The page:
High-quality colonoscopy is mandatory to prevent adenoma recurrence and colorectal cancer. In the past few years, technical advances have been developed with the purpose of improving adenoma detection rate (ADR), one of the most important validated colonoscopy quality benchmarks. Several techniques or devices are used to optimize visualization: observation techniques; add-on devices; auxiliary imaging devices; colonoscopes with increased field of view; and colonoscopes with an integrated inflatable reusable balloon. Image-enhanced endoscopy (IEE) facilitates the detection and characterization of polyps and especially nonpolypoid colorectal neoplasms. Indigo carmine is the most frequently used dye in colonoscopy as it deposits in depressed areas, improving detection of flat and depressed lesions. Virtual chromoendoscopy has emerged as an effective contrast enhancement technology without the limitation of preparing dyes and applying them through the colonoscope working channel. Narrow-band imaging (NBI) enhances the capillary pattern and surface of the mucosa using optical filters, and second-generation NBI provides a twofold brighter image than the previous system, yielding promising ADR results. Moreover, a second-generation blue laser imaging system, LASEREO, has been reported to improve not only polyp detection rate but also ADR, becoming a promising IEE modality. Herein, we describe technical advances in colonoscopy imaging and their effect on ADR.


Linked color imaging improves the visibility of colorectal polyps: a video study

Naohisa Yoshida1, Yuji Naito1, Takaaki Murakami1, Ryohei Hirose1, Kiyoshi Ogiso1, Yutaka Inada1, etc

Endoscopy International Open 2017; 05: E518–E525 Impact factor 5.196

Background and study aim: Linked color imaging (LCI) by a laser endoscope (Fujifilm Co, Tokyo, Japan) is a novel narrow band light observation. In this study, we aimed to investigate whether LCI could improve the visibility of colorectal polyps using endoscopic videos.

Patients and methods: We prospectively recorded videos of consecutive polyps 2 – 20 mm in size diagnosed as neoplastic polyps. Three videos, white light (WL), blue laser imaging (BLI)-bright, and LCI, were recorded for each polyp by one expert. After excluding inappropriate videos, all videos were evaluated in random order by two experts and two non-experts according to a published polyp visibility score from four (excellent visibility) to one (poor visibility). Additionally, the relationship between polyp visibility scores in LCI and various clinical characteristics including location, size, histology, morphology, and preparation were analyzed compared to WL and BLI-bright.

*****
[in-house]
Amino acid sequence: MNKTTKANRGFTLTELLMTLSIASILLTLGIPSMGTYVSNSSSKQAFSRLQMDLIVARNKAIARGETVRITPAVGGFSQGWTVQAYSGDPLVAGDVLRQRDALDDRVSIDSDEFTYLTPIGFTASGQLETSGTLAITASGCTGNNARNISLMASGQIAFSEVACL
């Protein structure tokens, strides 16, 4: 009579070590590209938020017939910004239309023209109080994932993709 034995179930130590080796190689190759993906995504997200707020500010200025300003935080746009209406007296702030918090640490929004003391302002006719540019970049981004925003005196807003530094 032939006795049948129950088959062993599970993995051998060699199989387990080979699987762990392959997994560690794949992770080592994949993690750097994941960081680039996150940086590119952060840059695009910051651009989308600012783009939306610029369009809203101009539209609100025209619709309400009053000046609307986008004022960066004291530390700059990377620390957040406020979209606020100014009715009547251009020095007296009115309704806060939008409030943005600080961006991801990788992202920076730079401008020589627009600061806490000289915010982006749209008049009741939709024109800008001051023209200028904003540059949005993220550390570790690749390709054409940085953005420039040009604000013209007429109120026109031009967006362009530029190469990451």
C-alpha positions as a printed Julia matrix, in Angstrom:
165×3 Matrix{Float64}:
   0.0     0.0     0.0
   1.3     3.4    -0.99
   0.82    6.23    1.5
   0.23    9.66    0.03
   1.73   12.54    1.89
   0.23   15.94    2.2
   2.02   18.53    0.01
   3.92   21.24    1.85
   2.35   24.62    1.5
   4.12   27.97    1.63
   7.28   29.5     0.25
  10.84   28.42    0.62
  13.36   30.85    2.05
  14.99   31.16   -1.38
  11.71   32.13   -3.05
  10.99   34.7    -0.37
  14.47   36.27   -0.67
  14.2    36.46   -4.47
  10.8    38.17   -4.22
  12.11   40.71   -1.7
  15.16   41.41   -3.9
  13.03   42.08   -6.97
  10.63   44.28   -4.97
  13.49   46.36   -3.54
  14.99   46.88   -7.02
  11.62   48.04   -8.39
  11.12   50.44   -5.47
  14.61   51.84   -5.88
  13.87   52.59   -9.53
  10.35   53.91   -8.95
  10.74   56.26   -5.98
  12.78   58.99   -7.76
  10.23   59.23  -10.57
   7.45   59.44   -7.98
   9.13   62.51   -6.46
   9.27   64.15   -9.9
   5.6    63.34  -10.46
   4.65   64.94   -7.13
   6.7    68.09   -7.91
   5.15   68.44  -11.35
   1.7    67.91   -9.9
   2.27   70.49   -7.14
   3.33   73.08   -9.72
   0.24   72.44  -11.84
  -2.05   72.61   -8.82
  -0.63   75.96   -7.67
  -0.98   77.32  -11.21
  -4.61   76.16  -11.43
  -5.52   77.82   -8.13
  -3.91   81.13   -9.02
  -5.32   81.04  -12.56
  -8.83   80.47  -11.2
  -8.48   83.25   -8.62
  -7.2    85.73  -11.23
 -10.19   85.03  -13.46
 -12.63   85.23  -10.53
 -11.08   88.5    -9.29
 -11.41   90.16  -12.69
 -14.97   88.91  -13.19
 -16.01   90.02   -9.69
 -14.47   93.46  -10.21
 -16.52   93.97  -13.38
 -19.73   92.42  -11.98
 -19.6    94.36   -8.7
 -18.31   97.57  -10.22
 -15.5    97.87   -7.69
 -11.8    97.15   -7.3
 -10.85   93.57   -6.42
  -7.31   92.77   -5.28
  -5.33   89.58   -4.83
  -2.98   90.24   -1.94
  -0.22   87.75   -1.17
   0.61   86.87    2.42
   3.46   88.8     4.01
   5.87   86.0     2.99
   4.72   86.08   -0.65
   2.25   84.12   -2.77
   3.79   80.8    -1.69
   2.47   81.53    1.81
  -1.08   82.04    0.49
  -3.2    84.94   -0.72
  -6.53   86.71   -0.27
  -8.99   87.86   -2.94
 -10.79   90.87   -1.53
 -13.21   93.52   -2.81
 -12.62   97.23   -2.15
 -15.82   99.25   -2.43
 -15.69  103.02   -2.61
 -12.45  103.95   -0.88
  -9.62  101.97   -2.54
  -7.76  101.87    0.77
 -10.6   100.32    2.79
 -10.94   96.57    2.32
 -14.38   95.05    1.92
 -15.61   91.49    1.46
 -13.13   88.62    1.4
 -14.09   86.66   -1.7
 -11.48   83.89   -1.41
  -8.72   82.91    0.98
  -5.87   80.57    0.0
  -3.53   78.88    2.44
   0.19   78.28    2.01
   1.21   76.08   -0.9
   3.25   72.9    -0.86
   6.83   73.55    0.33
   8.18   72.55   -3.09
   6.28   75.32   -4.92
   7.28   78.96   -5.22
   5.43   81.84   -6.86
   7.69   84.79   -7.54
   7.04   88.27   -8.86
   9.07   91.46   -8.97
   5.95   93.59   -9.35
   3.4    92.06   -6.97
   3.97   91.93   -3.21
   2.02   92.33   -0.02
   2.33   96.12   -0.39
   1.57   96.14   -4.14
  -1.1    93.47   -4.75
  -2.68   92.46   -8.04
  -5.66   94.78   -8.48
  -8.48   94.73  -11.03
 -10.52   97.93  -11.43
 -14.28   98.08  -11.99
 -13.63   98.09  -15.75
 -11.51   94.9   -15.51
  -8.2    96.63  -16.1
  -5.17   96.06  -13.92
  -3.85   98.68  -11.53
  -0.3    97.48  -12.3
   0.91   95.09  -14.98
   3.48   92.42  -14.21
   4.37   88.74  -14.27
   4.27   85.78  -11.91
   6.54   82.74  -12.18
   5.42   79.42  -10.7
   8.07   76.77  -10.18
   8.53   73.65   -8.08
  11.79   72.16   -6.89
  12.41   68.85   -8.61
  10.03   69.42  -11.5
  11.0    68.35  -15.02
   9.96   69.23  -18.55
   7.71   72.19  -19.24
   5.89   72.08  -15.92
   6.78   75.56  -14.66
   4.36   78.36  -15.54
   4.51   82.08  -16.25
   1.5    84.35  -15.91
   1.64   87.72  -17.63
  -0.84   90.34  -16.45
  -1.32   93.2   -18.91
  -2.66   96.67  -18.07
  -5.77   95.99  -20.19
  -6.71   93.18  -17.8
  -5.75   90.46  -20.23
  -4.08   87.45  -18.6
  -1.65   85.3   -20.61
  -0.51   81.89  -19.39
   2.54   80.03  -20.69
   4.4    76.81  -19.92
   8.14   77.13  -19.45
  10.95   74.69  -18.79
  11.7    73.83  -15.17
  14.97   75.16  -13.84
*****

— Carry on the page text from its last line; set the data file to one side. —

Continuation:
Results: We analyzed 101 colorectal polyps (94 neoplastic) in 66 patients (303 videos). The mean polyp size was 9.0 ± 8.1 mm and 54 polyps were non-polypoid. The mean polyp visibility scores for LCI (2.86 ±1.08) were significantly higher than for WL and BLI-bright (2.53 ±1.15, P < 0.001; 2.73 ± 1.47, P <0.041). The ratio of poor visibility (score 1 and 2) was significantly lower in LCI for experts and non-experts (35.6 %, 33.6 %) compared with WL (49.6 %, P = 0.015, 50.5 %, P = 0.046). The polyp visibility scores for LCI were significantly higher than those for WL for all of the factors. With respect to the comparison between BLI-bright and WL, the polyp visibility scores for BLI-bright were not higher than WL for right-sided location, < 10 mm size, sessile serrated adenoma and polyp histology, and poor preparation. For those characteristics, LCI improved the lesions with right-sided location, SSA/P histology, and poor preparation significantly better than BLI.

Conclusions: LCI improved polyp visibility compared to WL for both expert and non-expert endoscopists. It is useful for improving polyp visibility in any location, any size, any morphology, any histology, and any preparation level.


Endoscopic Submucosal Dissection of a Rectal Neuroendocrine Tumor Using Linked Color Imaging Technique.

Xiao-Tian Sun1, Min Min2, Yi-Liang Bi2, Yang Xu2, Yan Liu2

Chin Med J (Engl). 2017 May 5 Impact factor 0.957

Endoscopic submucosal dissection (ESD) has been widely applied in clinical practice for resecting gastrointestinal mucosal lesions. However, the risk of post-ESD complications is relatively high, and the bleeding is one of the most common complications after ESD, which needs timely detection and treatment. At recent, several new endoscopic imaging techniques have been developed to improve the diagnostic efficiency. Linked color imaging (LCI), which is a newly developed endoscopic technique,[1],[2] could enhance the color contrast and thus have advantage of identifying bleeding points during ESD. So far, whether the application of LCI in ESD procedure is feasible and safe has not been ever explored. In this report, we described a patient with rectal neuroendocrine tumor who was successfully treated by ESD using LCI.

The dissection was completed under WLE mode, which could clearly observe the mucosa and submucosal vessels. If the bleeding was suspected, LCI mode was used, which was easier to detect the bleeding point located in superficial submucosa [Supplementary Video 2]. The postoperative wound should be observed combining WLE and LCI mode, which could effectively handle the superficial and deep vessels and prevent postoperative bleeding.

This report demonstrated that LCI technique could be safe and effective in the application of ESD for rectal neuroendocrine tumor. LCI is a new endoscopic technique, which has a high diagnostic field. The report rarely demonstrated that the application of LCI during ESD was feasible and safe. Furthermore, the observation under LCI mode could identify the bleeding points, enabling the complete hemostasis. LCI mode is quite efficient in detecting the bleeding points during ESD, while WLE mode is recommended for the dissection procedure to avoid vascular damage. The clinical application of LCI might be further examined in future clinical trial.